But it was land speculation, not land ownership that prompted him to come up with the single tax *after he rode out to Oakland circa 1870 and found speculators trying to sell land for $1000 an acre because there was a chance of the transcontinental railway being extended from Sacramento.He offered this formulation after his brainwave "Like a flash it came upon that there was the reason was the reason of advancing poverty with advancing wealth.With the growth of population land grows in value and the men who worked must pay more for the privilege." But the Californian population had n't grown that much : it was half a million(now 37 million) The land was practically empty but still there was speculation (and rent seeking).
                                                     
                                                    You doubt  that wealth stems from Government monetary policy but the growth period in Phoenix ,during and after the Second World War stemmed from massive government spending (with some building of dams previously). The place was inundated with soldiers and defence contracts ,(some of them no doubt paid for by the British government under the cash and carry system/racket).
                                                     
                                                    Also downtown Phoenix seems to have suffered more than most places from the organised efforts of Big Auto to put mass transit electric trolley cars out of business and replace them with private automobiles ,something which Eric probably knows more about than anybody else. Things were especially rough in Phoenix where the trolley car depot mysteriously burned down destroying the system. Still that's freebooting laissez faire liberalism at its purest!
                                                     
                                                    * More likely George "borrowed" the ideas from JS Mill when he read Mill's Political Economy in Philadelphia Library when working up his racist views "utter heathens, treacherous, sensual, cowardly and cruel" which he published in his "The Chinese on the Pacific Coast" (1869)[Details from Henry George Jnr's Life of Henry George (1904)]. That's the problem with a free market in published ideas teetering over into plagiarism, as rashly proposed by some here who are free and easy about copyright. Ideas get distorted: George dropped the Mills' proviso about only taxing further land value increases "from here on" in the phrase used by Martin Wolf (in FT  8.vii.2010:) Keynes dropped land nationalisation from Gesell's scheme for speeding up the velocity of money.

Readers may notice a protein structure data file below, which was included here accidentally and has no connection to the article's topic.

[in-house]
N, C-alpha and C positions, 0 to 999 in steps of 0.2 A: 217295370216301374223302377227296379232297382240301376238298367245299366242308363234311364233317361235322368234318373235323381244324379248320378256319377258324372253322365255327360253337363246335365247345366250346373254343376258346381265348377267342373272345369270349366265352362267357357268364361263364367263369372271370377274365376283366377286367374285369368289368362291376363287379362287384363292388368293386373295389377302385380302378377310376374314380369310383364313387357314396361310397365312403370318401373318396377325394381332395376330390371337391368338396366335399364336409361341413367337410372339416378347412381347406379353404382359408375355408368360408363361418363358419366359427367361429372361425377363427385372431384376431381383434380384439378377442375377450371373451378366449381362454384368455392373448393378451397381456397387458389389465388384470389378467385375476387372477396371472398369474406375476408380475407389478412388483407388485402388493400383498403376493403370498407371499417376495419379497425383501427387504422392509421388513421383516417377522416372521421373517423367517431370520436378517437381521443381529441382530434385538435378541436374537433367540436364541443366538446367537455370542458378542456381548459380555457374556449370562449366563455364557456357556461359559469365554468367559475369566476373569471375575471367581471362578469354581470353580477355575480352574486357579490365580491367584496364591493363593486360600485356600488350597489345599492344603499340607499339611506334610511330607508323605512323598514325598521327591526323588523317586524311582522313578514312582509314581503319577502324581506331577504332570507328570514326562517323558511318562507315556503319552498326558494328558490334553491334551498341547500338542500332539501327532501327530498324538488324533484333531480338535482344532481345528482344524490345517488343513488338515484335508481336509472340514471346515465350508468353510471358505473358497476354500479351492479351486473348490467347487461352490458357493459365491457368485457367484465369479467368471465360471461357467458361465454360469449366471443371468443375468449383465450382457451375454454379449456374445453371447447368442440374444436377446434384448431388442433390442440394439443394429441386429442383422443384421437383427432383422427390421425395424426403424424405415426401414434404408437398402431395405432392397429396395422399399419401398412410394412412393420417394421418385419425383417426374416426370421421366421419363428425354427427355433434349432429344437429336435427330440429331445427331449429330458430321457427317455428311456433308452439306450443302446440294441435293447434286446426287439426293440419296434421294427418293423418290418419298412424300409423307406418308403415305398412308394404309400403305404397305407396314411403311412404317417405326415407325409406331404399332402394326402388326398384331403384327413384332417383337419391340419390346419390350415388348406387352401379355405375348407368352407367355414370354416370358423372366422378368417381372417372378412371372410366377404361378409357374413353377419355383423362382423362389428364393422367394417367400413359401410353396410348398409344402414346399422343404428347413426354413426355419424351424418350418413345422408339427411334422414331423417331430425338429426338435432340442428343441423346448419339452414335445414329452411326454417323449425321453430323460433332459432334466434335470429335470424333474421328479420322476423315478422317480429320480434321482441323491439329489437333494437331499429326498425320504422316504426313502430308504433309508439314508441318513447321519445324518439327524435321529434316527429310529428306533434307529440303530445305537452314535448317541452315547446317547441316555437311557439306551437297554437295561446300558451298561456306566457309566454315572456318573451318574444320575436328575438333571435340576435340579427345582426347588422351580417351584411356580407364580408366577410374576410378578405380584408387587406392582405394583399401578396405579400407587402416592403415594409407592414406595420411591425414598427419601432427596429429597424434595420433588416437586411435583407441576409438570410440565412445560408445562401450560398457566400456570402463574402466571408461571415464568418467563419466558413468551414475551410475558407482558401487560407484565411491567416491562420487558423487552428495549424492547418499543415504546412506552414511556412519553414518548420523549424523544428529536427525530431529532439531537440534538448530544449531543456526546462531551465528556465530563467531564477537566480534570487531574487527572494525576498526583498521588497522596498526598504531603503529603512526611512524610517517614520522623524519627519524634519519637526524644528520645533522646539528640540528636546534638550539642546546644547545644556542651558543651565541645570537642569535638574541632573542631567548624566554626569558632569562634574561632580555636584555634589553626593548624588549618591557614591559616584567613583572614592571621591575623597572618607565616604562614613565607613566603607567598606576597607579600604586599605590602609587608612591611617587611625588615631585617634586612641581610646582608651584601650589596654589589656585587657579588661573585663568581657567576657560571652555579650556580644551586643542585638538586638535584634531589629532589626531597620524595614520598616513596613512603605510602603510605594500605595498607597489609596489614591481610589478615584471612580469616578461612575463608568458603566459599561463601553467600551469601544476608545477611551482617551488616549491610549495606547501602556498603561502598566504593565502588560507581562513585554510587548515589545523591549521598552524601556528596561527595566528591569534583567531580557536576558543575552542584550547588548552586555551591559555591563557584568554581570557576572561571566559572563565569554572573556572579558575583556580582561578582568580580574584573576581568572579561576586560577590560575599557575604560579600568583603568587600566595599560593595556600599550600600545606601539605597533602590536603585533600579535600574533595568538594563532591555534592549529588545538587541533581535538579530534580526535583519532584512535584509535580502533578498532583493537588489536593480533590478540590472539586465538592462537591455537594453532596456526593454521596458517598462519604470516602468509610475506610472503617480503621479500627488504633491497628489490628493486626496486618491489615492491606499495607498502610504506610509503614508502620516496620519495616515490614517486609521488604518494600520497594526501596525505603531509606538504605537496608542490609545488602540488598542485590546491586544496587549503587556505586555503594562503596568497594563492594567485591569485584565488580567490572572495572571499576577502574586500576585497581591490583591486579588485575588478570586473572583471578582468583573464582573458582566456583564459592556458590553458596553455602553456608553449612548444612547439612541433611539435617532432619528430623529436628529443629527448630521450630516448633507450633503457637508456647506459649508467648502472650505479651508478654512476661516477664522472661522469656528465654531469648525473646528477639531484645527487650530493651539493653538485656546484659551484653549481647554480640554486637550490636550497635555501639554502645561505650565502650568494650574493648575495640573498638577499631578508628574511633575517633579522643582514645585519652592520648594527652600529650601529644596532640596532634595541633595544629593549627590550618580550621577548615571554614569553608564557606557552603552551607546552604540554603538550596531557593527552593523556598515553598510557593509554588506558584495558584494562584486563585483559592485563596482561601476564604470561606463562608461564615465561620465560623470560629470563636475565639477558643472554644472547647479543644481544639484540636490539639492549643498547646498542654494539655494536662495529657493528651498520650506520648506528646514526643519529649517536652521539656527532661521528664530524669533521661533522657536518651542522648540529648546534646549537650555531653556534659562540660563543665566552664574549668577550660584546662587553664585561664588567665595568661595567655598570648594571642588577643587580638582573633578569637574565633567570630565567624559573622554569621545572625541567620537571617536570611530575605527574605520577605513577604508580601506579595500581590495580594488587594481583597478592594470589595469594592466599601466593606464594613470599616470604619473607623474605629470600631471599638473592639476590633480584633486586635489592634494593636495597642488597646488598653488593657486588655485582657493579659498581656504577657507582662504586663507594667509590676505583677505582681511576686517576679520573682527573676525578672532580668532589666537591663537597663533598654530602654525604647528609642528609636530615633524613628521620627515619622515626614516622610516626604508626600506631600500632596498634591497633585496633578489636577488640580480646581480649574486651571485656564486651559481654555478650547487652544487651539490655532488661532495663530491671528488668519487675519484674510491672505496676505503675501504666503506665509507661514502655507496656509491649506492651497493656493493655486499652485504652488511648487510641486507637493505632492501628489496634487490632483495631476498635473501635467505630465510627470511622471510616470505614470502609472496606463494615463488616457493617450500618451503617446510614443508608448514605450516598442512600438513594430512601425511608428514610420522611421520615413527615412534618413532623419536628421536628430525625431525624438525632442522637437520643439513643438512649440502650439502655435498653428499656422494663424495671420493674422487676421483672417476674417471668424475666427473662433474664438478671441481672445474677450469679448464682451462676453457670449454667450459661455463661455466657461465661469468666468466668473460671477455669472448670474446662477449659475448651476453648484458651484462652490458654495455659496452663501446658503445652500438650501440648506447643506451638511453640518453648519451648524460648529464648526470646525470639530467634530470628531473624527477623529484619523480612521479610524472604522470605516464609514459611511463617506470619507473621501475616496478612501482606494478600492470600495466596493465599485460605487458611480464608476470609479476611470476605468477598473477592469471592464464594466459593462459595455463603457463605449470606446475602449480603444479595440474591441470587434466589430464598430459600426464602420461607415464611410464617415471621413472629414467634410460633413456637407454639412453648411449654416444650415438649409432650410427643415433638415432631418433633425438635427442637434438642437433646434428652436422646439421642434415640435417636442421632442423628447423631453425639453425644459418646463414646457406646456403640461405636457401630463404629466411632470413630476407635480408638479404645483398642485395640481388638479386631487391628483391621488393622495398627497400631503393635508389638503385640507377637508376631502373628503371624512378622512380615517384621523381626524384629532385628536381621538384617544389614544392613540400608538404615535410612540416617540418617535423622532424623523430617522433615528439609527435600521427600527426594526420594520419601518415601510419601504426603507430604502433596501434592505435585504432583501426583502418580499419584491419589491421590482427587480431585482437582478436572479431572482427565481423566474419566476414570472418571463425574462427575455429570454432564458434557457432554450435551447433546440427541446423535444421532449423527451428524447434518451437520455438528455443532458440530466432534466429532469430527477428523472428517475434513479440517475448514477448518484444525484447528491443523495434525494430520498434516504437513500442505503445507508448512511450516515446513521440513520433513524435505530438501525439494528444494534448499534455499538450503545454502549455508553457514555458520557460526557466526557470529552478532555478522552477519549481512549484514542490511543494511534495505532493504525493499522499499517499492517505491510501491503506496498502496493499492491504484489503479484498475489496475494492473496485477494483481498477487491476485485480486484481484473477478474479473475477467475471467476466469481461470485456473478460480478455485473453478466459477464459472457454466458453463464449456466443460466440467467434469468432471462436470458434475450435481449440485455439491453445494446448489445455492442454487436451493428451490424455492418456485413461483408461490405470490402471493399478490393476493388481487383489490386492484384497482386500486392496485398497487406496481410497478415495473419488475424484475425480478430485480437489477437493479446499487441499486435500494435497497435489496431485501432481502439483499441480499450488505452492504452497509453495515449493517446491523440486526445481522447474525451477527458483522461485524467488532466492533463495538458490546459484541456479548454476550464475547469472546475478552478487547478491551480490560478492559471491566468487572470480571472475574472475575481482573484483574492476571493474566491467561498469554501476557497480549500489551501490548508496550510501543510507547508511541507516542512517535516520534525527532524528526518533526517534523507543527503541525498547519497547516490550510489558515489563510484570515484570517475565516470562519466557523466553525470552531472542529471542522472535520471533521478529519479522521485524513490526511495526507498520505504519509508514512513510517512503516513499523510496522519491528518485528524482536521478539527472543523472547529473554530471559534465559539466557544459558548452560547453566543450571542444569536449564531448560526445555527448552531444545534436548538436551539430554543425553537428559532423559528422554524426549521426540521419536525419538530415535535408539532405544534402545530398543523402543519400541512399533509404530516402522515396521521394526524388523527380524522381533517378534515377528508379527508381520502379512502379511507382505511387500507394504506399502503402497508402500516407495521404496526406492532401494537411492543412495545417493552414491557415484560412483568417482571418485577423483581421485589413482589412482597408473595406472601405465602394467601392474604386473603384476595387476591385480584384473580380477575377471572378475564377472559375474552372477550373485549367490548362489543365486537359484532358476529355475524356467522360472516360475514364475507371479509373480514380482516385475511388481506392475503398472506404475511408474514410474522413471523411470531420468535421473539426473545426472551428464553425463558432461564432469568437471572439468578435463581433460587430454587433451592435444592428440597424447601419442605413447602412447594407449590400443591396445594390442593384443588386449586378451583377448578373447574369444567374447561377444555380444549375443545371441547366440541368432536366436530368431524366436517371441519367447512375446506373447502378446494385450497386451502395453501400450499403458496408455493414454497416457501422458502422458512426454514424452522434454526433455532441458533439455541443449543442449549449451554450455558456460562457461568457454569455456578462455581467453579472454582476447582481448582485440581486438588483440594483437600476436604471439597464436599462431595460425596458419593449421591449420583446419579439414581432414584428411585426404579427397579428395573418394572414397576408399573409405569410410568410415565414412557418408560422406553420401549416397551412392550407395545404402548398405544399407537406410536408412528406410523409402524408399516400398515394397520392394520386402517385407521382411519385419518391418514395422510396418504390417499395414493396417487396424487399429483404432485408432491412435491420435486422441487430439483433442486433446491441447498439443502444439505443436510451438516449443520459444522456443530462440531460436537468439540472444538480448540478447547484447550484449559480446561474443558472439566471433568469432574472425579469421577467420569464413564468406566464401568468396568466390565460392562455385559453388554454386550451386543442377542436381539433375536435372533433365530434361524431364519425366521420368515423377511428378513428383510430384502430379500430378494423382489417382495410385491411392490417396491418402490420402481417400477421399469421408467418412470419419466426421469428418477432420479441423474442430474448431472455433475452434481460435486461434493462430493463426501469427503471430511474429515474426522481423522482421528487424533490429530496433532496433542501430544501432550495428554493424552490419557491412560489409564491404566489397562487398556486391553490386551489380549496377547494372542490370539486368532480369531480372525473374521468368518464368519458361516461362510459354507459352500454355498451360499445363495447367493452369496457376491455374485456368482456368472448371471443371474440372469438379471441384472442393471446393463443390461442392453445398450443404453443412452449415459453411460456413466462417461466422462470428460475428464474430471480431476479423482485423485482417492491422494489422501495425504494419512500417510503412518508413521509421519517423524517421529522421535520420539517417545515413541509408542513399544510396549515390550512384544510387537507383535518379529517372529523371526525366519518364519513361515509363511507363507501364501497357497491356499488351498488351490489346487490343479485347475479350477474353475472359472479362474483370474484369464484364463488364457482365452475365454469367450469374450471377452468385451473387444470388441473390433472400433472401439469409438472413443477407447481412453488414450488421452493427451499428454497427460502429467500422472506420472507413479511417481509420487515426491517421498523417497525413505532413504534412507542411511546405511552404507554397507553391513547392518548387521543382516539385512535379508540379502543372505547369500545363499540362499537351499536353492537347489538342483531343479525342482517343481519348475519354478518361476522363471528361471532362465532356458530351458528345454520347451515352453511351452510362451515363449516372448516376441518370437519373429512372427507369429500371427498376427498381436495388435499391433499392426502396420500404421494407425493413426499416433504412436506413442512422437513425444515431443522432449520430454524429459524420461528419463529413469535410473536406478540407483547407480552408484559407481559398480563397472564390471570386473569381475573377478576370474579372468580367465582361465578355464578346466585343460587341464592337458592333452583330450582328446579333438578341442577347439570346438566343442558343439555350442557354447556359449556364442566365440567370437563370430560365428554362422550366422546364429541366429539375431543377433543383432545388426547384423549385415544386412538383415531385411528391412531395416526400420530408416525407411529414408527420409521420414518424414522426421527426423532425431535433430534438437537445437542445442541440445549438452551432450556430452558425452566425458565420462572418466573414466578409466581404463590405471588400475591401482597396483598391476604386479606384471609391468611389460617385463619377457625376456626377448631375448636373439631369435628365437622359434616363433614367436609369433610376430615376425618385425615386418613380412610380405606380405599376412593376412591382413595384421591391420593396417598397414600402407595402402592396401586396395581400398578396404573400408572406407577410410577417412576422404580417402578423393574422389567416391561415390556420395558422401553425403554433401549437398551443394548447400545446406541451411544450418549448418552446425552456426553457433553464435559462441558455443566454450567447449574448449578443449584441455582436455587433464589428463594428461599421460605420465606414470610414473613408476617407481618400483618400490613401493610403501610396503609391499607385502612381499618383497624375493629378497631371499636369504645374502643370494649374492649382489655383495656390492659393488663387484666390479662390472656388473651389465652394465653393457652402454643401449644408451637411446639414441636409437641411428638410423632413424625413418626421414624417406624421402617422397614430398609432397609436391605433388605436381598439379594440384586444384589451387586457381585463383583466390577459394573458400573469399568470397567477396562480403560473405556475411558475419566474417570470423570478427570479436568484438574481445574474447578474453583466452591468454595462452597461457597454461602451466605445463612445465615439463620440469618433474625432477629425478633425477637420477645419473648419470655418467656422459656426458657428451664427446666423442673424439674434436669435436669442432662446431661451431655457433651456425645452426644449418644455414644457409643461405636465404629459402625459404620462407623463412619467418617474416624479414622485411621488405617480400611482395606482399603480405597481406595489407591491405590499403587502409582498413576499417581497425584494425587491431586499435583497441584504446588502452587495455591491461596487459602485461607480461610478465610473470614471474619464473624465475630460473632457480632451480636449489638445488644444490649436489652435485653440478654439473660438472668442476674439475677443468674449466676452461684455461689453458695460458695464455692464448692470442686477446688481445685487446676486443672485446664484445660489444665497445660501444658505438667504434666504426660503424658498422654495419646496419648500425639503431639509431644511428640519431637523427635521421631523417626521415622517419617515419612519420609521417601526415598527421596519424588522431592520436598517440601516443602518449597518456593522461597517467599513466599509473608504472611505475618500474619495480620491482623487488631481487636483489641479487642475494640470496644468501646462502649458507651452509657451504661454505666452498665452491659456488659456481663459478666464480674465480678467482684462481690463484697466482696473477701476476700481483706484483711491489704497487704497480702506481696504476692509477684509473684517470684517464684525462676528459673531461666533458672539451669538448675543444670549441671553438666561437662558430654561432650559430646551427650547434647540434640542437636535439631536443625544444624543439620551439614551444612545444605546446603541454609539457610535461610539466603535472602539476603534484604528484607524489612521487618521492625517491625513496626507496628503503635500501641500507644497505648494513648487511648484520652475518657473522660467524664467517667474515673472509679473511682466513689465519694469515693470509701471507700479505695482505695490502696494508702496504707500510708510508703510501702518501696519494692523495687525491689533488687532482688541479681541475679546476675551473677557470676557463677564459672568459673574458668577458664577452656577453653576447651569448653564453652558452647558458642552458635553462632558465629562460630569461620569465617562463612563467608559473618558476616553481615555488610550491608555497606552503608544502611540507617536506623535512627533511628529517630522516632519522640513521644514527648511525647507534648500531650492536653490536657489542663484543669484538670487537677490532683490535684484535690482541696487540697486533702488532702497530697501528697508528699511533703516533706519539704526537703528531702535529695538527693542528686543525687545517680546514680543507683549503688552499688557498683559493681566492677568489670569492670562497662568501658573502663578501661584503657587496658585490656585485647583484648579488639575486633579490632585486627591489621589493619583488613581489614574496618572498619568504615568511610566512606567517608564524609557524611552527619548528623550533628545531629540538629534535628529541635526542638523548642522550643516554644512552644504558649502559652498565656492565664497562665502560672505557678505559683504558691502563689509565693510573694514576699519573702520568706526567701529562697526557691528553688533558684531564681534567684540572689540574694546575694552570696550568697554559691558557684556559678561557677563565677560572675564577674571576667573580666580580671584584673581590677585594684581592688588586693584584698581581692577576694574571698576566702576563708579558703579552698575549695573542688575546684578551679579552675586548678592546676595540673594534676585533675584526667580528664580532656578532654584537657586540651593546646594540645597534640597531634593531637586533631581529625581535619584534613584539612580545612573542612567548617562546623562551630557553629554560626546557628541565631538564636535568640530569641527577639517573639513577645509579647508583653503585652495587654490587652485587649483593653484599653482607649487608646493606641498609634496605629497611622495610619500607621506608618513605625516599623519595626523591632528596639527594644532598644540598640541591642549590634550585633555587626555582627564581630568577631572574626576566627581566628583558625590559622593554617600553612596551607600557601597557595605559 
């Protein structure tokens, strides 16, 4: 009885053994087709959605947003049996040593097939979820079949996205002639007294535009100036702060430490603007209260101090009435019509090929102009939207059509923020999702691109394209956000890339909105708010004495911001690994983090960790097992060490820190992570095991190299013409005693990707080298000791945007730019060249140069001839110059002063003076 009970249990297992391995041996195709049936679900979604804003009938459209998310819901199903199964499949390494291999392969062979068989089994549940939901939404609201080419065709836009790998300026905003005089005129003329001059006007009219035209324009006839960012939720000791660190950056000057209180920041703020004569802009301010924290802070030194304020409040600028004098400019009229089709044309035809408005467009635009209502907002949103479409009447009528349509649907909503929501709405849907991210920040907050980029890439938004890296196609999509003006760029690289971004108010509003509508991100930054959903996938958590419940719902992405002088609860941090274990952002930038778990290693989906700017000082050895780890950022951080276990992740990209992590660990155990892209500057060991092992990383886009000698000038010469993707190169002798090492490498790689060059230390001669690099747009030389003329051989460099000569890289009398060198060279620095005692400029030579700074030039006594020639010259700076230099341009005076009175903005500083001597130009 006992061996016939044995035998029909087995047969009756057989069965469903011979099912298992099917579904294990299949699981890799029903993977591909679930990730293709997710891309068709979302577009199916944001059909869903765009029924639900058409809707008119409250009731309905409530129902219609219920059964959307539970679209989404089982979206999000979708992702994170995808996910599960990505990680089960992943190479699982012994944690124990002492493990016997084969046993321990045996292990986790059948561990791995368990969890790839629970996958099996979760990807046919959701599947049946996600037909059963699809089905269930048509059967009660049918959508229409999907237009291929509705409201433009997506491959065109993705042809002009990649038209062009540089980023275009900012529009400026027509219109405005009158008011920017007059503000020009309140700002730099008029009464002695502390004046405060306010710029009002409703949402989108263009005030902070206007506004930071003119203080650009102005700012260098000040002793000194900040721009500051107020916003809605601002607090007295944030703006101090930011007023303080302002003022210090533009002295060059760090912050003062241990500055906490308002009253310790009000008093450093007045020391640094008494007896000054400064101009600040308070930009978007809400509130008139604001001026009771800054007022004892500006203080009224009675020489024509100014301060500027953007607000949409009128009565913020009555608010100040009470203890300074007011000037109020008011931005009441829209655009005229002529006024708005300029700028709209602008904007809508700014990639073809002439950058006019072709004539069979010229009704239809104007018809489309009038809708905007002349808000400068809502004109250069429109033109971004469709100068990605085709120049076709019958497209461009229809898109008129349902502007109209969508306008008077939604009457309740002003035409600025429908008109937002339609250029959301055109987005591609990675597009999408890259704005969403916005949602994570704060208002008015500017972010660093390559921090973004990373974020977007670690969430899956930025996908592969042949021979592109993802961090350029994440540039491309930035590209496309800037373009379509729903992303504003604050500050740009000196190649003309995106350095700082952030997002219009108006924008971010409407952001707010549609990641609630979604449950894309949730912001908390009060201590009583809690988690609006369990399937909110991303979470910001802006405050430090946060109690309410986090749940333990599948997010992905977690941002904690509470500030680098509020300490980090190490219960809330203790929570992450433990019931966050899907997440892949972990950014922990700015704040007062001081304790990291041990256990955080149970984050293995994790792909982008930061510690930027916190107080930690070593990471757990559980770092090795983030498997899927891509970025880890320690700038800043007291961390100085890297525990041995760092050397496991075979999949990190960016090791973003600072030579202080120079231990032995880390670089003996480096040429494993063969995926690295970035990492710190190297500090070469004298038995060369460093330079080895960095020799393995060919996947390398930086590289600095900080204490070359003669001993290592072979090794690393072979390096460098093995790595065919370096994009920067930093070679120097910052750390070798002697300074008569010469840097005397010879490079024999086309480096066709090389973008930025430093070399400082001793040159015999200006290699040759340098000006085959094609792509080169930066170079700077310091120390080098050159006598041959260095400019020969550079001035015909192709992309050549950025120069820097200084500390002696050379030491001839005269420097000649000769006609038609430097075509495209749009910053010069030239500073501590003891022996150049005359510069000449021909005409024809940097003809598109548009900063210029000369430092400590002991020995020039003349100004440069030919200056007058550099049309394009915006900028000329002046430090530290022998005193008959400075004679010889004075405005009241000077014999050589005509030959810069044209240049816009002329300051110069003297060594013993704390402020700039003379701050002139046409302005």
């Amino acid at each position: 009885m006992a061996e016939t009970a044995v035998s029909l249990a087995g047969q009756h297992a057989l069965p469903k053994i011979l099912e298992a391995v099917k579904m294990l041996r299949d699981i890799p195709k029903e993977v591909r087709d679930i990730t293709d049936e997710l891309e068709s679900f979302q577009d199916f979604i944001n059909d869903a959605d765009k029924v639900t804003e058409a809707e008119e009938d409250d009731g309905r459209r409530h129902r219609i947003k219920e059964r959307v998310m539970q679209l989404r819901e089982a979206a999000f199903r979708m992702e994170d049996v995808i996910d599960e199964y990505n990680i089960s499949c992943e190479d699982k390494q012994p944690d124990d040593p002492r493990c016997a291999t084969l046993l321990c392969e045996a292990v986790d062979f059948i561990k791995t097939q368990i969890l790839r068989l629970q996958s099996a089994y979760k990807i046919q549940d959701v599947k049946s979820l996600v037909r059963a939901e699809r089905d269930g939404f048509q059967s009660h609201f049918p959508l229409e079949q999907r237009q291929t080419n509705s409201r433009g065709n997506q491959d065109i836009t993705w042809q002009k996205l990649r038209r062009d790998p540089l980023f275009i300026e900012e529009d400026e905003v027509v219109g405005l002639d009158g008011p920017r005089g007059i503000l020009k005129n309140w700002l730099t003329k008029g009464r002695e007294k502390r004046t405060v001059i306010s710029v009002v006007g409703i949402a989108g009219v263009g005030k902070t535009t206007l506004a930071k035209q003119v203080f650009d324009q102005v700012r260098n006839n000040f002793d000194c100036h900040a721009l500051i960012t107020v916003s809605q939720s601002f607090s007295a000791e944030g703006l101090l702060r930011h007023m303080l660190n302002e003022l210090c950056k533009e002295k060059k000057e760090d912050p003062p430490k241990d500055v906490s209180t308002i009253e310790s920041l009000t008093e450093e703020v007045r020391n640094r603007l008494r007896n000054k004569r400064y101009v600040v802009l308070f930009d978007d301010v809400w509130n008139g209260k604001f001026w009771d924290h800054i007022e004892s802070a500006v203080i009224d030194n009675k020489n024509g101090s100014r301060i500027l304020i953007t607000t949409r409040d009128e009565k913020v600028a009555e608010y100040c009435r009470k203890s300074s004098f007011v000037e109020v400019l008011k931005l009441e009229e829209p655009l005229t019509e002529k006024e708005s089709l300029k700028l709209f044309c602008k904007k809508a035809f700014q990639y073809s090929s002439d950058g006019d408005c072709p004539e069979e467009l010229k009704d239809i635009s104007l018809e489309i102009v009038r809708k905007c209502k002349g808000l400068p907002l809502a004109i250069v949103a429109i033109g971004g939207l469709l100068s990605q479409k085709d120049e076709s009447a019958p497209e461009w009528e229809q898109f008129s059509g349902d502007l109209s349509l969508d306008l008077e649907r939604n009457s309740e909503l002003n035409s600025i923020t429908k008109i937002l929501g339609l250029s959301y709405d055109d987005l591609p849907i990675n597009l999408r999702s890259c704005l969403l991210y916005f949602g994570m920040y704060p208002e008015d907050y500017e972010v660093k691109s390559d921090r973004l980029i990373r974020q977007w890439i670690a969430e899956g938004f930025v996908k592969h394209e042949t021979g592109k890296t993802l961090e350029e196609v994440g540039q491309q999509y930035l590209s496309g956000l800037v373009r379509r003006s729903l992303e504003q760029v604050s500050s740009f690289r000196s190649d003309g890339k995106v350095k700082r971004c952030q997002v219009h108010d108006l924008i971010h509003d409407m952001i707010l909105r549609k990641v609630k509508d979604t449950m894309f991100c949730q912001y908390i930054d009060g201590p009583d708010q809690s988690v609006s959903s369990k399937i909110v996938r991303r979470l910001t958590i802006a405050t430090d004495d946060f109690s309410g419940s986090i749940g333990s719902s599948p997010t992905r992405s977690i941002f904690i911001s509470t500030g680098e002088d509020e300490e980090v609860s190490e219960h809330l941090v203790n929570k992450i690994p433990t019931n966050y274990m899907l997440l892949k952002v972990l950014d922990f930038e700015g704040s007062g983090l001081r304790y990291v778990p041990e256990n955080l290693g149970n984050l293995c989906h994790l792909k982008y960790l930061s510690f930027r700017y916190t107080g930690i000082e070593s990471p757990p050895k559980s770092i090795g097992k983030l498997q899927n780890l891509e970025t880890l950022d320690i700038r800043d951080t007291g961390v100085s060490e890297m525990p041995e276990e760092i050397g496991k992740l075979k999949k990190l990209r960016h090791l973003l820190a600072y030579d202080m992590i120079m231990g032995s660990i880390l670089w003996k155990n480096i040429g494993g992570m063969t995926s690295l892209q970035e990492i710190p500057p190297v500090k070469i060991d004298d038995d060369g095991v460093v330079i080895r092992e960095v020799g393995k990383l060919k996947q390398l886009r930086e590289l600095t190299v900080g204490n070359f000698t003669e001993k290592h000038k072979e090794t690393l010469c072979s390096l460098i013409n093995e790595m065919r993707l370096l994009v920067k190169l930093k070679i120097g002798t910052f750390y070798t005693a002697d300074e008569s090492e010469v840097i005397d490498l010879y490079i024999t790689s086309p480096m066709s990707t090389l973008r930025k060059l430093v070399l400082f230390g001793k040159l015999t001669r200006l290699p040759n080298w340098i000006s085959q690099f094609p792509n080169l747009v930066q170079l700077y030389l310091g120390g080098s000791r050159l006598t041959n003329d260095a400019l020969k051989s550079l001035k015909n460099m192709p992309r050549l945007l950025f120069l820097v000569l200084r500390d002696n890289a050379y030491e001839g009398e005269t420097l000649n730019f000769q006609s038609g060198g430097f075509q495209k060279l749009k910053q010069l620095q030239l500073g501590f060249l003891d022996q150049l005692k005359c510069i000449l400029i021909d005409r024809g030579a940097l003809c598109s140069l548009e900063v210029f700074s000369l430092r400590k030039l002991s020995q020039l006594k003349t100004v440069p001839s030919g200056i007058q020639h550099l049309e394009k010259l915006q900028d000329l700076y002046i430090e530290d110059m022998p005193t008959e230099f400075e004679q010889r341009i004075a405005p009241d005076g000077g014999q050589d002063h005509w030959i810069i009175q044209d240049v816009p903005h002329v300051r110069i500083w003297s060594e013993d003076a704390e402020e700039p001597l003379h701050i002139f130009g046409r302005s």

Yours ,
                                                    DBC Reed
                                                     
                                                     
                                                    To: LandCafe@yahoogroups.com
                                                    From: harrypollard@...
                                                    Date: Tue, 10 Sep 2013 14:48:55 -0700
                                                    Subject: RE: [LandCafe] Re: Max Keiser & Ross Ashcroft on rent seekers.

                                                     

                                                    David,

                                                     

                                                    You quoted George:

                                                     

                                                    "Mr Mill's plan for nationalising the future 'unearned increase in the value of land' by fixing the present market value of all lands and appropriating to the state the future increase in value, would not add to the injustice of the present distribution of wealth, but it would not remedy it. Further speculative advance of rent would cease..."P&P chap 21

                                                     

                                                    However, you didn’t quote enough. George writes: